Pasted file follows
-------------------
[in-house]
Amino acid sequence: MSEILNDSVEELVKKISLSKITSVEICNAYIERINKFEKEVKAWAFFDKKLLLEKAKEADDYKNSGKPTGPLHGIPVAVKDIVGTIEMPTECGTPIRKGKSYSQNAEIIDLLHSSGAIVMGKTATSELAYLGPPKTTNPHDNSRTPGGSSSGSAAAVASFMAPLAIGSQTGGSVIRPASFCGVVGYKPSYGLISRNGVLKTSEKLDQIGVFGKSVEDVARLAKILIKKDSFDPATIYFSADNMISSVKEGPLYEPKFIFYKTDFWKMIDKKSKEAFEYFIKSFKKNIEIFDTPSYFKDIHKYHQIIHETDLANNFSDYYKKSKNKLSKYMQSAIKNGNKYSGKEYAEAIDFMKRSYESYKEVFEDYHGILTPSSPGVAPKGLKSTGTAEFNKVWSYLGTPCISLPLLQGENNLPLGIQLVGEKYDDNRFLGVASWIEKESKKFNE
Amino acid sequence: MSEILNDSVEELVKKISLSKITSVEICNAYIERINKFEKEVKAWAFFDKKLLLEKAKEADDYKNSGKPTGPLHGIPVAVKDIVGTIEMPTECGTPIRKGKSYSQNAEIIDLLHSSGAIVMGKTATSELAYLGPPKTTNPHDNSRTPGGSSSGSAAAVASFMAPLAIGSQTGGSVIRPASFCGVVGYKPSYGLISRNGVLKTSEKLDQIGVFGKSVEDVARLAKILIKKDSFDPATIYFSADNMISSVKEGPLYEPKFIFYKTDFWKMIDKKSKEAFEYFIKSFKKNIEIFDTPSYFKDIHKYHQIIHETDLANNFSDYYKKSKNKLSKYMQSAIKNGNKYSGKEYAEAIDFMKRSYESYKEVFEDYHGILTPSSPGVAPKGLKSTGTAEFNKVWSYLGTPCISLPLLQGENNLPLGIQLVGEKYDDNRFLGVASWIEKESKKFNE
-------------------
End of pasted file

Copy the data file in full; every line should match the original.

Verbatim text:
[in-house]
Amino acid sequence: MSEILNDSVEELVKKISLSKITSVEICNAYIERINKFEKEVKAWAFFDKKLLLEKAKEADDYKNSGKPTGPLHGIPVAVKDIVGTIEMPTECGTPIRKGKSYSQNAEIIDLLHSSGAIVMGKTATSELAYLGPPKTTNPHDNSRTPGGSSSGSAAAVASFMAPLAIGSQTGGSVIRPASFCGVVGYKPSYGLISRNGVLKTSEKLDQIGVFGKSVEDVARLAKILIKKDSFDPATIYFSADNMISSVKEGPLYEPKFIFYKTDFWKMIDKKSKEAFEYFIKSFKKNIEIFDTPSYFKDIHKYHQIIHETDLANNFSDYYKKSKNKLSKYMQSAIKNGNKYSGKEYAEAIDFMKRSYESYKEVFEDYHGILTPSSPGVAPKGLKSTGTAEFNKVWSYLGTPCISLPLLQGENNLPLGIQLVGEKYDDNRFLGVASWIEKESKKFNE
Amino acid sequence: MSEILNDSVEELVKKISLSKITSVEICNAYIERINKFEKEVKAWAFFDKKLLLEKAKEADDYKNSGKPTGPLHGIPVAVKDIVGTIEMPTECGTPIRKGKSYSQNAEIIDLLHSSGAIVMGKTATSELAYLGPPKTTNPHDNSRTPGGSSSGSAAAVASFMAPLAIGSQTGGSVIRPASFCGVVGYKPSYGLISRNGVLKTSEKLDQIGVFGKSVEDVARLAKILIKKDSFDPATIYFSADNMISSVKEGPLYEPKFIFYKTDFWKMIDKKSKEAFEYFIKSFKKNIEIFDTPSYFKDIHKYHQIIHETDLANNFSDYYKKSKNKLSKYMQSAIKNGNKYSGKEYAEAIDFMKRSYESYKEVFEDYHGILTPSSPGVAPKGLKSTGTAEFNKVWSYLGTPCISLPLLQGENNLPLGIQLVGEKYDDNRFLGVASWIEKESKKFNE